January 7, 2015
The site visit of today was Langley High School. If you’re unfamiliar with the DMV area, like myself, Langley is one of the more well-off schools. For example, 97% of the students go on to attend college. The school was gracious enough and capable to spare six administrators for our Q&A session. Empathy and exposure lead the conversation with the argument that these characteristics should extend to both teachers and students cycling among the officials. To quote, “It’s hard to put yourself in someone else’s shoes if your environment doesn’t expose you to different situations.” Nationally, the topic of white privilege and racial disparity has reared its ugly head into everyday conversation, but particularly in the field of education. A few minutes into this heated subject, the PA system came on and this peppy voice encouraged us all to please stand for the pledge of allegiance. I’m pretty sure it had been a while since any of us said the pledge as many of the faces around me were filled with sleepiness and uncertainty. As we mumbled the last “one nation under God” I was amused at how long ago high school seemed. To give you some background, the Urban Education class is a healthy mixture of all the grades with juniors making up the majority.
There’s a unique simplicity to high school in its way of unraveling the threads of unnecessary complications we weave throughout our lifetimes; things that seemed so important are long forgotten post-graduation. Oftentimes adults will describe their workplace as “just like high school”, political scientists will mention a global playground, and even young adults will say the “real world” parallels this institution. Although it’s easy to view education reform through the lenses of race and poverty, real change manifests from a variety of external factors beyond those parameters.
At Langley High, the administration boasted about how many of their students went on to college but the question we tossed around in discussions was, Why does college define success? One of the representatives from the Literacy Lab raised a valid point of an educational quality deficit in this country by proposing that, if all variables were fixed, a high school education would mean something. The reality is schools are turned into “testing factories” obsessed with high scores and data statistics rather than producing students who can critically evaluate information and build a personal philosophy grounded in facts/experiences. A Langley teacher stated she doesn’t give her students busy work due to her personal philosophy that teachers should be able to defend why they give work and do the things they do. In that same light, teaching flows beyond curriculum into real life where teachers and policymakers have to consider the effects their actions will have on students.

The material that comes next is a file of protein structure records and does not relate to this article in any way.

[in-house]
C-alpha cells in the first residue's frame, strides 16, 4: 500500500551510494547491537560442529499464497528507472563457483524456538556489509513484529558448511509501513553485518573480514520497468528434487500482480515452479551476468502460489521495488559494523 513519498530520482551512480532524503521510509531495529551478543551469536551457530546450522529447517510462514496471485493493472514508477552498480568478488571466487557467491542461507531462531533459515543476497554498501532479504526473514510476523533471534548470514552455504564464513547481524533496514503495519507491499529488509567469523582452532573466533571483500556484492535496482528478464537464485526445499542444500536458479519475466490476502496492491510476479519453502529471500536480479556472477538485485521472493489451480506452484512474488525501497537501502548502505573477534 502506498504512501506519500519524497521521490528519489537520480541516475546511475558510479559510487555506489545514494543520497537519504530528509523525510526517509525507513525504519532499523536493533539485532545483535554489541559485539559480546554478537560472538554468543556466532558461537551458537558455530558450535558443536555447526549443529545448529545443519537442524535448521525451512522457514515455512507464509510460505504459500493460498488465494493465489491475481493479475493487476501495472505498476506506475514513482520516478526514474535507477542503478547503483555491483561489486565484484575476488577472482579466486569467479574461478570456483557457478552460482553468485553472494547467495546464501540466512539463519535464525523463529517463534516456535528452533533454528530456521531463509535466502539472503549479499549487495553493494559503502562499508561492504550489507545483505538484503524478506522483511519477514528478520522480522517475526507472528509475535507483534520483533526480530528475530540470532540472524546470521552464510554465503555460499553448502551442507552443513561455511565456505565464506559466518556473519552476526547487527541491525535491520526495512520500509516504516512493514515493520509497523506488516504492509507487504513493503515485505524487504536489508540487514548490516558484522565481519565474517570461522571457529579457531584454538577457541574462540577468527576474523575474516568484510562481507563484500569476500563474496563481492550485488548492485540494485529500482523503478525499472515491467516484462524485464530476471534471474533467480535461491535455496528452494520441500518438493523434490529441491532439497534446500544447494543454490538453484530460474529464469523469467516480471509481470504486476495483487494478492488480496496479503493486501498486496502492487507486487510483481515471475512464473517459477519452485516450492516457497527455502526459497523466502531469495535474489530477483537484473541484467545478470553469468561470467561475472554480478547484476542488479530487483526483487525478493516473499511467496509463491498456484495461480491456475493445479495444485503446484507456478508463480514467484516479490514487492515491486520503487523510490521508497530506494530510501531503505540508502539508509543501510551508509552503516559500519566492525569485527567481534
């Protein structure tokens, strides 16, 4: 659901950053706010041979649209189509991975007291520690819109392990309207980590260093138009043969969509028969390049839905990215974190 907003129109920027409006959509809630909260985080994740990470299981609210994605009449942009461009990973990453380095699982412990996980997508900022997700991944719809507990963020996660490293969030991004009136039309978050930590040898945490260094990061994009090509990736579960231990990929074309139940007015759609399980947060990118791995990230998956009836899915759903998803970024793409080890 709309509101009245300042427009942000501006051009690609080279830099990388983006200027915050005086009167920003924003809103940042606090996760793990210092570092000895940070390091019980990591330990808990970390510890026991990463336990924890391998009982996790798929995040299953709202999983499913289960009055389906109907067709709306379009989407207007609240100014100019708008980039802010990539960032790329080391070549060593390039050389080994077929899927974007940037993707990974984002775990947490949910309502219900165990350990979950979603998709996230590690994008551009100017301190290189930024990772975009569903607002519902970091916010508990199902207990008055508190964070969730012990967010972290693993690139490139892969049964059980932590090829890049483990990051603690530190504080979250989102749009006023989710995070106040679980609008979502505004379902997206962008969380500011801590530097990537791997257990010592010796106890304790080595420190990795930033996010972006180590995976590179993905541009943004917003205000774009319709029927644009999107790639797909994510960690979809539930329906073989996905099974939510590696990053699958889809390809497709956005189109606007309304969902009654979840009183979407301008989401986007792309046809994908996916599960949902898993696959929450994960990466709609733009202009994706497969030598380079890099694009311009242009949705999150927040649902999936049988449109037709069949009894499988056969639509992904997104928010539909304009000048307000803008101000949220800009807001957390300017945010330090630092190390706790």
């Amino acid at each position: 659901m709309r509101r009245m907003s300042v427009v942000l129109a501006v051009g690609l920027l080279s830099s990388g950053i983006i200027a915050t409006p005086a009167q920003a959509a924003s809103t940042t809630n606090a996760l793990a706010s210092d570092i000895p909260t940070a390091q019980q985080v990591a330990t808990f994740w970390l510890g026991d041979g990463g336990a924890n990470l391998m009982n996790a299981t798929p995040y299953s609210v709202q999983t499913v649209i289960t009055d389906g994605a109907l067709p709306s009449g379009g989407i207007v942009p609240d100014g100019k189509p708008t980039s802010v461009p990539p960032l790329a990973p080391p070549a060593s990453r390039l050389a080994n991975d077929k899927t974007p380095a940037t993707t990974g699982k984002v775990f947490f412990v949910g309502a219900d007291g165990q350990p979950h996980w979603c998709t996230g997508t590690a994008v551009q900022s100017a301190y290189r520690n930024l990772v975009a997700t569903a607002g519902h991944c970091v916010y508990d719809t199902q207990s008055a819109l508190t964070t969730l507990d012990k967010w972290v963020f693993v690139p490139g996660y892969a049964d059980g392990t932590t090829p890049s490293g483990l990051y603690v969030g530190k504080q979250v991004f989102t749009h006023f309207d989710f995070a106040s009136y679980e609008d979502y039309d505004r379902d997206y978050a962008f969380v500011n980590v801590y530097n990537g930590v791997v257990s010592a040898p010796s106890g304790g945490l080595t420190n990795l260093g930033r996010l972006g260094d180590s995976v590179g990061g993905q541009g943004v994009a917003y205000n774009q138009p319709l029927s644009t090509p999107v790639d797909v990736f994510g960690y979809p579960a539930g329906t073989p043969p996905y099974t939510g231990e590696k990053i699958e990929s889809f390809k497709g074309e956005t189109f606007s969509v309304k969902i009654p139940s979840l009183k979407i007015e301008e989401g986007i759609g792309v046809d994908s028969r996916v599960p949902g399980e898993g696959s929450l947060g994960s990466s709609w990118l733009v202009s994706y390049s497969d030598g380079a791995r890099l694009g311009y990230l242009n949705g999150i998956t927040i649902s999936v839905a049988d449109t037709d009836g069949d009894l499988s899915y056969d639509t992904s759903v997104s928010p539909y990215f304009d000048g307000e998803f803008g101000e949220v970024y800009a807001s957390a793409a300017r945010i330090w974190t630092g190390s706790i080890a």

Langley concluded that open discussion and communication could solve a lot of the disconnect problems between grounds-level educators and top officials. Combining Michelle Rhee and Diane Ravitch’s principles on education reform, I slowly identified key features that would resound in opinions throughout the week.
- The teaching profession needs to be respected. Teachers across America are demoralized. Reformation needs to include a career ladder & standards of quality for the educators and encourage empathy from the general public.
- America needs to regain its competitive spirit. Rather than dumbing down standards of learning, meet the students at their level and together raise them up to excellence.
- Education is about producing quality citizens and is not to be influenced by partisan interests.
- “A free society fosters creativity and risk-taking. Private for achievers and public for others is the re-segregation of public schools. Kids have to have a reason to want to go to school.”
Sitting in the Langley art class admiring the incredible talents of such young individuals, I realized the national discussion on education often neglects to include the value of arts. In an academically competitive environment, like William & Mary, classes like art or acting can be the respite students need to keep from reaching their boiling point. Schools hide suicide statistics, but that’s a bleak reality of society. Just as teachers burn out so can students. In a society where we condition students to believe that college equals success, what happens to those students who 1) struggle in academics, 2) have no desire to pursue higher education, and 3) are pressured into this internal conflict? What message are we sending students? For which does the republic stand? What does “liberty and justice for all” entail in education?
~ Lynelle Haugabrook